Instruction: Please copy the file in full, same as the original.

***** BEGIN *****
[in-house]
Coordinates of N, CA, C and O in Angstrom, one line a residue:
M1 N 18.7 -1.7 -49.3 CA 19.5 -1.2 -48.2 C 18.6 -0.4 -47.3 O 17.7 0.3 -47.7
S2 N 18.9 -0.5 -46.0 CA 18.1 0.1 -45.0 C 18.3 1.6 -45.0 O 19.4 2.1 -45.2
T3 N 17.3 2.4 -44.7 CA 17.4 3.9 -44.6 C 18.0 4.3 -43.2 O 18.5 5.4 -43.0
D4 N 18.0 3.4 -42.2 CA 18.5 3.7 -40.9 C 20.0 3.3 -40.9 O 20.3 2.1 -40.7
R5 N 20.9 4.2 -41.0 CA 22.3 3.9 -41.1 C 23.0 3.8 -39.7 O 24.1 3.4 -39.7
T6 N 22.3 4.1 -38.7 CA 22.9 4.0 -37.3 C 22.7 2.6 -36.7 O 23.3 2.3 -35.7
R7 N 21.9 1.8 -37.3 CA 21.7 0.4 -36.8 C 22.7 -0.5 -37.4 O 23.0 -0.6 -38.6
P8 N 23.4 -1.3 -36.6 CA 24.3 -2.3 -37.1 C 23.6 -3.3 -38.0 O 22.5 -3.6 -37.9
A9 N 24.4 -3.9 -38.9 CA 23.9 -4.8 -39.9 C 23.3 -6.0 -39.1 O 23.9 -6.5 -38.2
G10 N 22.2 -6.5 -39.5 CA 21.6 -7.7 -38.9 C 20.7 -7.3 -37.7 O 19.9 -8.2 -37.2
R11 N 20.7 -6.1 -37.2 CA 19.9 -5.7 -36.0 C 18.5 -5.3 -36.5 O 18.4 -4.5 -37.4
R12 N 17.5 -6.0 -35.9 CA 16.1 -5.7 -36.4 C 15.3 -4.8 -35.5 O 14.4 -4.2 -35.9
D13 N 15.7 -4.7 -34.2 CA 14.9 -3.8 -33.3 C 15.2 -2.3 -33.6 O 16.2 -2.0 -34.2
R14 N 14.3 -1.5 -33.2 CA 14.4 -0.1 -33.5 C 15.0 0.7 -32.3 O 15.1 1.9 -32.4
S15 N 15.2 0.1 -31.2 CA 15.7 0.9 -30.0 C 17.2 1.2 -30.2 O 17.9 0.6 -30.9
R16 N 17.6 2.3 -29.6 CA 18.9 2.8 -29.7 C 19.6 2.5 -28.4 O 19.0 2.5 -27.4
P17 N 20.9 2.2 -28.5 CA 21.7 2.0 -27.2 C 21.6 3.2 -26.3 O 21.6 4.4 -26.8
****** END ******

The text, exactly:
[in-house]
Coordinates of N, CA, C and O in Angstrom, one line a residue:
M1 N 18.7 -1.7 -49.3 CA 19.5 -1.2 -48.2 C 18.6 -0.4 -47.3 O 17.7 0.3 -47.7
S2 N 18.9 -0.5 -46.0 CA 18.1 0.1 -45.0 C 18.3 1.6 -45.0 O 19.4 2.1 -45.2
T3 N 17.3 2.4 -44.7 CA 17.4 3.9 -44.6 C 18.0 4.3 -43.2 O 18.5 5.4 -43.0
D4 N 18.0 3.4 -42.2 CA 18.5 3.7 -40.9 C 20.0 3.3 -40.9 O 20.3 2.1 -40.7
R5 N 20.9 4.2 -41.0 CA 22.3 3.9 -41.1 C 23.0 3.8 -39.7 O 24.1 3.4 -39.7
T6 N 22.3 4.1 -38.7 CA 22.9 4.0 -37.3 C 22.7 2.6 -36.7 O 23.3 2.3 -35.7
R7 N 21.9 1.8 -37.3 CA 21.7 0.4 -36.8 C 22.7 -0.5 -37.4 O 23.0 -0.6 -38.6
P8 N 23.4 -1.3 -36.6 CA 24.3 -2.3 -37.1 C 23.6 -3.3 -38.0 O 22.5 -3.6 -37.9
A9 N 24.4 -3.9 -38.9 CA 23.9 -4.8 -39.9 C 23.3 -6.0 -39.1 O 23.9 -6.5 -38.2
G10 N 22.2 -6.5 -39.5 CA 21.6 -7.7 -38.9 C 20.7 -7.3 -37.7 O 19.9 -8.2 -37.2
R11 N 20.7 -6.1 -37.2 CA 19.9 -5.7 -36.0 C 18.5 -5.3 -36.5 O 18.4 -4.5 -37.4
R12 N 17.5 -6.0 -35.9 CA 16.1 -5.7 -36.4 C 15.3 -4.8 -35.5 O 14.4 -4.2 -35.9
D13 N 15.7 -4.7 -34.2 CA 14.9 -3.8 -33.3 C 15.2 -2.3 -33.6 O 16.2 -2.0 -34.2
R14 N 14.3 -1.5 -33.2 CA 14.4 -0.1 -33.5 C 15.0 0.7 -32.3 O 15.1 1.9 -32.4
S15 N 15.2 0.1 -31.2 CA 15.7 0.9 -30.0 C 17.2 1.2 -30.2 O 17.9 0.6 -30.9
R16 N 17.6 2.3 -29.6 CA 18.9 2.8 -29.7 C 19.6 2.5 -28.4 O 19.0 2.5 -27.4
P17 N 20.9 2.2 -28.5 CA 21.7 2.0 -27.2 C 21.6 3.2 -26.3 O 21.6 4.4 -26.8